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I am Perry Peterson, a retired auditor and tax accountant. My wife Valeta and I live along the front range of the beautiful Colorado Rocky Mountains.
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The Vespa scooter was created in April 1946 by Enrico Piaggio, an aircraft manufacturer and Corradino D’Ascanio, an aeronautical engineer and helicopter designer.
The Vespa met easy acceptance by people in war-torn Italy who needed cheap transportation.
These little scooters were popular with the ladies because they were so easy to ride. It was as easy as sitting in a chair - no need to straddle the frame of a motorbike when most women wore dresses.
It was named for a stinging insect (Vespa is Italian for wasp) probably because the distinctive whiney sound of the engine.
However, some say the scooter got the name from its body shape with the thicker rear part connected to the front part by a narrow “waist”, and the steering rod as the antennae.
By the 1950s, Vespas were being manufactured under licence in 180 countries, including Britain, where they became an essential element of Mod culture.
Its elevation to the status of national icon came in 1953, with William Wyler’s film Roman Holiday, in which Gregory Peck takes Audrey Hepburn for a ride around Rome on a Vespa
Since 1946, some 17 million have been sold, and 40 per cent are still made at the Piaggio plant at Pontedera in northern Italy. Although the Vespa has been through 140 models, its design remains much the same.
Most older Vespas had manual transmissions with three or four gears
They were powered by a small two-stroke engine which required mixing oil with the gasoline for engine lubrication. Later, four-stroke as well as two-stroke engines were used. Link.
Wikipedia is the popular free online encyclopedia built collaboratively using wiki software. It gets its name because it is a wiki encyclopedia.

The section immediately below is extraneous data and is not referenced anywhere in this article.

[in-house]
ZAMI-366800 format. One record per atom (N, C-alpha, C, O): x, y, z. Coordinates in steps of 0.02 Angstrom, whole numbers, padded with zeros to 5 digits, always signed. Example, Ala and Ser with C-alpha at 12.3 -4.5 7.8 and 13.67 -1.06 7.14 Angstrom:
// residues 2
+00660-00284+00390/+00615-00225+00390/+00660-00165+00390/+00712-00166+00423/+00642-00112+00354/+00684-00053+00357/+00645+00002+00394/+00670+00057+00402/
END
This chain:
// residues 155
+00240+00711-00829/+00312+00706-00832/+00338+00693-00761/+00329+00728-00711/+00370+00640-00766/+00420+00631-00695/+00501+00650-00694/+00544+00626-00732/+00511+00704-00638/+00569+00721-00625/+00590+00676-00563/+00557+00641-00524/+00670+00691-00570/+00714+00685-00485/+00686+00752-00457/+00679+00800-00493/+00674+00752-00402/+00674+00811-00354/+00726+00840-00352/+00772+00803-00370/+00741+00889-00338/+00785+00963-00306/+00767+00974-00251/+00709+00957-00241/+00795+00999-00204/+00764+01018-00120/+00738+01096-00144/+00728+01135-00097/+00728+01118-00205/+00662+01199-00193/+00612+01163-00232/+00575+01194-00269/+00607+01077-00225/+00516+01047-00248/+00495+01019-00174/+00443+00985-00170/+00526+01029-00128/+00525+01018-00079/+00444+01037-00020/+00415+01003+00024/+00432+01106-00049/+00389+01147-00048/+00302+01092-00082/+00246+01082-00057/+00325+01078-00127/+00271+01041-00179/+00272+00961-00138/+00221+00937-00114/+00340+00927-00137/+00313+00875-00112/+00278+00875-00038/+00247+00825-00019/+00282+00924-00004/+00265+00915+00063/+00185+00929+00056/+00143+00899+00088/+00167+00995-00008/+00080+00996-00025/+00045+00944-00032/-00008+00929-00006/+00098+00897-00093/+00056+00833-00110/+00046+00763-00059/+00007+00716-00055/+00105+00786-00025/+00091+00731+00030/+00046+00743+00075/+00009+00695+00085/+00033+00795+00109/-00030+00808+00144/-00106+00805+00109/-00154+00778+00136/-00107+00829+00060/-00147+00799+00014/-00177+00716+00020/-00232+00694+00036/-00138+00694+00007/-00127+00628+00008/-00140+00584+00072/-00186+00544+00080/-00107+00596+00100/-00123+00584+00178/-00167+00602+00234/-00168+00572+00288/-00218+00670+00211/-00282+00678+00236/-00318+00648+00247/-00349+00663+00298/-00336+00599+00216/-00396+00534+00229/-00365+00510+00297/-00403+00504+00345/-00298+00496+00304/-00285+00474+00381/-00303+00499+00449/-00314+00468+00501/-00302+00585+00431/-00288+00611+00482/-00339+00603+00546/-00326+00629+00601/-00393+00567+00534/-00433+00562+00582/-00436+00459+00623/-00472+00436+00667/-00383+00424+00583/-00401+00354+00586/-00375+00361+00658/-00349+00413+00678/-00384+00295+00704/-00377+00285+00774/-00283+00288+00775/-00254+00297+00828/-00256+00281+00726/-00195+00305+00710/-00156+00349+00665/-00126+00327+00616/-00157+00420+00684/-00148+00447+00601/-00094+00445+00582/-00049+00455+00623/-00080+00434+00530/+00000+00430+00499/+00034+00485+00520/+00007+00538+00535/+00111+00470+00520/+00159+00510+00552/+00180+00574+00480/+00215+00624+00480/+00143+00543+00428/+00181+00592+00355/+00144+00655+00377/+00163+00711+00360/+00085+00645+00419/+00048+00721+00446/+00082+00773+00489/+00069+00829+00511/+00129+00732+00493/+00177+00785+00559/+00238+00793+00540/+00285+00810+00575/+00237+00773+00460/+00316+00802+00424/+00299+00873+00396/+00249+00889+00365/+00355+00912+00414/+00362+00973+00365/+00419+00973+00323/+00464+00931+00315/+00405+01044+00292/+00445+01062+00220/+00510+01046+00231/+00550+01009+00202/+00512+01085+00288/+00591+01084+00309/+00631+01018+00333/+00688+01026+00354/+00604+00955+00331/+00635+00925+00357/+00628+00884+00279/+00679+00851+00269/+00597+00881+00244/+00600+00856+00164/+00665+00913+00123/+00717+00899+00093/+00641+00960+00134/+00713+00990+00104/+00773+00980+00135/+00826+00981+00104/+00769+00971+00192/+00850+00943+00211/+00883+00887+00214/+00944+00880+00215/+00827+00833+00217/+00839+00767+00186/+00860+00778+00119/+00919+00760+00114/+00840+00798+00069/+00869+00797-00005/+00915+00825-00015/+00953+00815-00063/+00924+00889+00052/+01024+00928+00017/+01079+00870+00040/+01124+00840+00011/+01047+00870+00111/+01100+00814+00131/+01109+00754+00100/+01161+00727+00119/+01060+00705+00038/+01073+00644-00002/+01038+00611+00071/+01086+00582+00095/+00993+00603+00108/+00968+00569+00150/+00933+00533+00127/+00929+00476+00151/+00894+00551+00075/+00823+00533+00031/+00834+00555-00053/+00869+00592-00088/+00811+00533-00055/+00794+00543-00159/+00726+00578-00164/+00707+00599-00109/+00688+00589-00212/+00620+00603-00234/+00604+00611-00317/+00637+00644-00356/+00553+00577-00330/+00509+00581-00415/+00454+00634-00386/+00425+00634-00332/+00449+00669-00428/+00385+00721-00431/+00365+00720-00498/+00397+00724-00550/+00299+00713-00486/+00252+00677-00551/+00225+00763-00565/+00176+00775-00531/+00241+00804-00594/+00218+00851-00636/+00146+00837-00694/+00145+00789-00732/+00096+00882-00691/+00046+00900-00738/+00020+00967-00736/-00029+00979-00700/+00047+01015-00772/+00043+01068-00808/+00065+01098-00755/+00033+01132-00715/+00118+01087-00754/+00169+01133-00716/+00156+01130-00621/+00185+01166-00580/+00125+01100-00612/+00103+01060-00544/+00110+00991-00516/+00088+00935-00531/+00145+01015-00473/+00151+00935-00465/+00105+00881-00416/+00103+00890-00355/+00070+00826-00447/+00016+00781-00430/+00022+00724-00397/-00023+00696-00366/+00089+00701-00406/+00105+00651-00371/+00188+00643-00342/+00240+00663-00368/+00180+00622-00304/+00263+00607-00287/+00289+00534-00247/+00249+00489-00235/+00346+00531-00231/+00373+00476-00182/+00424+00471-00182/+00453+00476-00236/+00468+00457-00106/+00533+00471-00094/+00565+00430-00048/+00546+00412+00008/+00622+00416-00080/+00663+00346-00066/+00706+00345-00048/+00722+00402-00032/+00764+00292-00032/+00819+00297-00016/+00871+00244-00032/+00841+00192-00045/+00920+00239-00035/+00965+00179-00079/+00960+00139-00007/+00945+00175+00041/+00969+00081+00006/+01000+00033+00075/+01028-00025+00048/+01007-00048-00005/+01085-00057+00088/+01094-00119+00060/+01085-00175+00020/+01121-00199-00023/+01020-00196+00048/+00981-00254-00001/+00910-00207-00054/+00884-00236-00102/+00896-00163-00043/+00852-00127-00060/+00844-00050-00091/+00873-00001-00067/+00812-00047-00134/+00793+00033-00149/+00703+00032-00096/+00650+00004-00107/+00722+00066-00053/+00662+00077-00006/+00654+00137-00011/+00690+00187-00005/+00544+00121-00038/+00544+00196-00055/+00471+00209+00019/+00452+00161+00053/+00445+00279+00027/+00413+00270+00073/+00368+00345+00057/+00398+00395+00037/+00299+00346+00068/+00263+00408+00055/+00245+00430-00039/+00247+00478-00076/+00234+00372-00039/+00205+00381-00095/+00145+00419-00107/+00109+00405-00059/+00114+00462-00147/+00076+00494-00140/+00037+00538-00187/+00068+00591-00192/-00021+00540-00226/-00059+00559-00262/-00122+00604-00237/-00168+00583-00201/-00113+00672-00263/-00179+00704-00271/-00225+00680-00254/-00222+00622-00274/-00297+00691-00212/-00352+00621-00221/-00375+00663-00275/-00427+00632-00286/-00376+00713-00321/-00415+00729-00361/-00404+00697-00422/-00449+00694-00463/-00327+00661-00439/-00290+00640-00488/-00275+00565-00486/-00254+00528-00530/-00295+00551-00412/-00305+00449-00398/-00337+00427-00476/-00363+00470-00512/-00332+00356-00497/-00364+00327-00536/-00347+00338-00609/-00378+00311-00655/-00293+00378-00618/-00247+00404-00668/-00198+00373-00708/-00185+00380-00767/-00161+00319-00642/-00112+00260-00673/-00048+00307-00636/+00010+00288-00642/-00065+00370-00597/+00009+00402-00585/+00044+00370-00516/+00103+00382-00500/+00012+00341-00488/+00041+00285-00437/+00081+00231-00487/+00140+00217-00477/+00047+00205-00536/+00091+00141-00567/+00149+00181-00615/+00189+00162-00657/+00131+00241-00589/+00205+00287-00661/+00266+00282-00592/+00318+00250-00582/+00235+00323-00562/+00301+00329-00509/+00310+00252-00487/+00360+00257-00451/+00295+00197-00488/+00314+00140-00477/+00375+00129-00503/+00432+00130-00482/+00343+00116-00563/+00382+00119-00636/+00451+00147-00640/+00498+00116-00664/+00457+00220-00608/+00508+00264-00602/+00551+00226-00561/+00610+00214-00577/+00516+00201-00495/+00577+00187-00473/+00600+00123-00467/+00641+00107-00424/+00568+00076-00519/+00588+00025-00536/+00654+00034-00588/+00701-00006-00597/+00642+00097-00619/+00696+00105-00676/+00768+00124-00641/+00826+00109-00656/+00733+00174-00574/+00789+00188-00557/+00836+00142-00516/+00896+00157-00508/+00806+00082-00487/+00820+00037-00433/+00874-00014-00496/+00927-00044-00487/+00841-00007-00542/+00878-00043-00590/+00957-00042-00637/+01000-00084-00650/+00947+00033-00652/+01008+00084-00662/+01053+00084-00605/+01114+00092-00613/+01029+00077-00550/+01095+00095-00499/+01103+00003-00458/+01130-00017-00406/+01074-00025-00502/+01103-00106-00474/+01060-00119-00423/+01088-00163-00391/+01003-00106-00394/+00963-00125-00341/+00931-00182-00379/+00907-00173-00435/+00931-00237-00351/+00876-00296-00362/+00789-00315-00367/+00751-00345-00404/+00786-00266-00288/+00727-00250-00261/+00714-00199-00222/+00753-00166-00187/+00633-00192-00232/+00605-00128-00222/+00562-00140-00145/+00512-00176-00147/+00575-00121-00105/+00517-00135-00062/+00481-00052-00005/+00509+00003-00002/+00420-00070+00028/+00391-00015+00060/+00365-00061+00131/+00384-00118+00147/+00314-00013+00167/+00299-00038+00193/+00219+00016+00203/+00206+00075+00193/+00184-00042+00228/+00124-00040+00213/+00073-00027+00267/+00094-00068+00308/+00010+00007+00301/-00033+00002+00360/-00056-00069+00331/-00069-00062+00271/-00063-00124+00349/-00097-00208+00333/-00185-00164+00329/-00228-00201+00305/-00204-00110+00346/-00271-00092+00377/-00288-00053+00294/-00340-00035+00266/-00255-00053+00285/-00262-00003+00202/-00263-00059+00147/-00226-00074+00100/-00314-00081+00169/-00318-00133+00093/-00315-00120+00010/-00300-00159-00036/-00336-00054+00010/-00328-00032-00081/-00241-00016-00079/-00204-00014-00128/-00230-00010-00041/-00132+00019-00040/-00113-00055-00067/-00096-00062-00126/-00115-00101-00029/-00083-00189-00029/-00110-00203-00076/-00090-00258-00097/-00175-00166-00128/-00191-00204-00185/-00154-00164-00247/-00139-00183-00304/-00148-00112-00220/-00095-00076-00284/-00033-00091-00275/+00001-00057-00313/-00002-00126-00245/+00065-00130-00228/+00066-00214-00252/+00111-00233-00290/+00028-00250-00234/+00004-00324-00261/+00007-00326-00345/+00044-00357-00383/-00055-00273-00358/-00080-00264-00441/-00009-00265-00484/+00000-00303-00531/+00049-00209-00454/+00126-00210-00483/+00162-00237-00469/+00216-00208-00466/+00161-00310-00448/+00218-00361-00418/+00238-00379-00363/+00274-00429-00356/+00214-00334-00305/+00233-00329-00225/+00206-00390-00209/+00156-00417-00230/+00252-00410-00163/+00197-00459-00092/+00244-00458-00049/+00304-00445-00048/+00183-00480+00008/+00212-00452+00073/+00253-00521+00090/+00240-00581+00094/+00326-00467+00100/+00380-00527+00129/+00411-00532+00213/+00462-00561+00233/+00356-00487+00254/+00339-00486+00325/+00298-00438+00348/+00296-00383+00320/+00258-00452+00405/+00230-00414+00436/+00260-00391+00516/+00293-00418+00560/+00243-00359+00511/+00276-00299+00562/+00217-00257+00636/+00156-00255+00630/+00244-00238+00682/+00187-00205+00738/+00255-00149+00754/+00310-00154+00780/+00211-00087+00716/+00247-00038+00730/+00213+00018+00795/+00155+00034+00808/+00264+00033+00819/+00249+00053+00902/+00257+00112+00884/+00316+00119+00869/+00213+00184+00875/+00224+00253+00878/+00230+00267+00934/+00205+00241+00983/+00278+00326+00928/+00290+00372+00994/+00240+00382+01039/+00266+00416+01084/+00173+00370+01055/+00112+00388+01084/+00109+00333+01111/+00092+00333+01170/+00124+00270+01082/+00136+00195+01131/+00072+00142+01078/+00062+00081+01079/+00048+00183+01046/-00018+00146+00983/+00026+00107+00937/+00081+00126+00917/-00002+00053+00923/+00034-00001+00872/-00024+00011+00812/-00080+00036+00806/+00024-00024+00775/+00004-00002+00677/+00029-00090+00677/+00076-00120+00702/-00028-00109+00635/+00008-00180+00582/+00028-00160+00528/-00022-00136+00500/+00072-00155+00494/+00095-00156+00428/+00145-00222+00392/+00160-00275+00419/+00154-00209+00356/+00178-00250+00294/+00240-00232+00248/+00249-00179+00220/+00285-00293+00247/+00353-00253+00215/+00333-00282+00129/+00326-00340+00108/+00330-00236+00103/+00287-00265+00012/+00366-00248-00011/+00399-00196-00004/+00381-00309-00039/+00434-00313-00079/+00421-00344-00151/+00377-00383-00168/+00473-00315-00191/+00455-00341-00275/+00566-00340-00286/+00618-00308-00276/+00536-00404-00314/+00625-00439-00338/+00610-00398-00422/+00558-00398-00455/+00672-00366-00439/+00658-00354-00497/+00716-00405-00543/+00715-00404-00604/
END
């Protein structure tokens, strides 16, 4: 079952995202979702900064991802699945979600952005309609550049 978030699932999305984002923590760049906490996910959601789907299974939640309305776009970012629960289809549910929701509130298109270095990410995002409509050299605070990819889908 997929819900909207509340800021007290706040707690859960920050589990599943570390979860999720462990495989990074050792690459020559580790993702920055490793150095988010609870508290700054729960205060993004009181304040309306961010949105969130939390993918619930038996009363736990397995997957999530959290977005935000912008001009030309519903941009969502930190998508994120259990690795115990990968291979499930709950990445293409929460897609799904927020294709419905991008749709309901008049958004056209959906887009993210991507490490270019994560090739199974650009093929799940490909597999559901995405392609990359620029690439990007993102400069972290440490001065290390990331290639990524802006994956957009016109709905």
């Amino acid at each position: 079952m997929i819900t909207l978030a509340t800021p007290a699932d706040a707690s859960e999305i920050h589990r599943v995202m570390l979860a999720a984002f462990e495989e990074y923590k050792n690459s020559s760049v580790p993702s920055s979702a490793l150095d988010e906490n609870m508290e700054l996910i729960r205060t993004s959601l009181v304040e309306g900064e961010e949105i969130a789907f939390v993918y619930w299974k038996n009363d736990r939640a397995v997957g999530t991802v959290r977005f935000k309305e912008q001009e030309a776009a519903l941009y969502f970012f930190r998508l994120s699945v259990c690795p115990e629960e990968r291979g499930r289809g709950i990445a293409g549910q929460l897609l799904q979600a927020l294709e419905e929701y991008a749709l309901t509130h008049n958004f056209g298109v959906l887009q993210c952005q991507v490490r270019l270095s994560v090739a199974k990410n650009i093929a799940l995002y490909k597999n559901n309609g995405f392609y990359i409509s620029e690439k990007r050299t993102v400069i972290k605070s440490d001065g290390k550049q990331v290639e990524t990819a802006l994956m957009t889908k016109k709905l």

What is wiki software anyway?
It was pioneered by Ward Cunningham and named after the Hawaiian word for ‘quick’, a wiki is a website that makes it easy for anyone to contribute pages, and link them together.
Wikis as a type of social software that make it easy to communicate online. As simple to edit as it is to read, the wiki makes for the perfect online collaboration tool.
Since Wikipedia exists as a wiki, visitors are allowed to post and edit content.
What some people don’t realize is that almost all Wikipedia articles can be altered by anyone with a computer, a web browser and an Internet connection.
There was one widely publicized case of an unauthorized edit of the Wikipedia John Seigenthaler, Sr. biography as related here.
Next came the story of Wikipedia co-founder Jimmy Wales shot by a friend of Mr. Seigenthaler. This story was also a hoax.
The news of the "shooting" even made the venerable London Times. The Times noted that after the first Seigenthaler scandal broke, the now "deceased" Jimmy Wales had, as he has so often, promised to tighten up a few nuts and bolts in the "encyclopedia's" editorial processes.
He certainly had his work cut out.
A cursory search today suggested that these procedures - which require contributors to register basic details before posting articles - were being defeated by a relentless wave of vandals, apparently co-ordinating their assaults from a series of chatrooms dedicated to its demise.
"The loss of credibility has caused commentators to question whether Wikipedia is destined to follow the LA Times's doomed experiment in unrestricted internet comment, Wikitorial, which had to be closed down after just two days under a bombardment of pornographic postings."
Is nothing sacred?
So is Wikipedia a source of reference, or just a great big game?
Former Britannica editor Bob McHenry characterized Wikipedia as a game, one of many multiplayer shoot-em-up games that have been made popular by the spread of networked computers
Now that we know that most any story in Wikipedia must be treated with suspicion, what are the consequences of changing Wikipedia articles by purposely posting inaccurate data? There is little legal recourse.
Federal law also protects online corporations — BellSouth, AOL, MCI Wikipedia, etc. — from libel lawsuits. Section 230 of the Communications Decency Act, passed in 1996, specifically states that "no provider or user of an interactive computer service shall be treated as the publisher or speaker."
That legalese means that, unlike print and broadcast companies, online service providers cannot be sued for disseminating defamatory attacks on citizens posted by others.
By the way, the Register article uses the incorrect spelling for the name Seigenthaler. Where do the inaccuracies and errors stop?
I often get emails containing quotes from Wikipedia as if the material was completely accurate. From now on, I will refer them to this post and let them decide.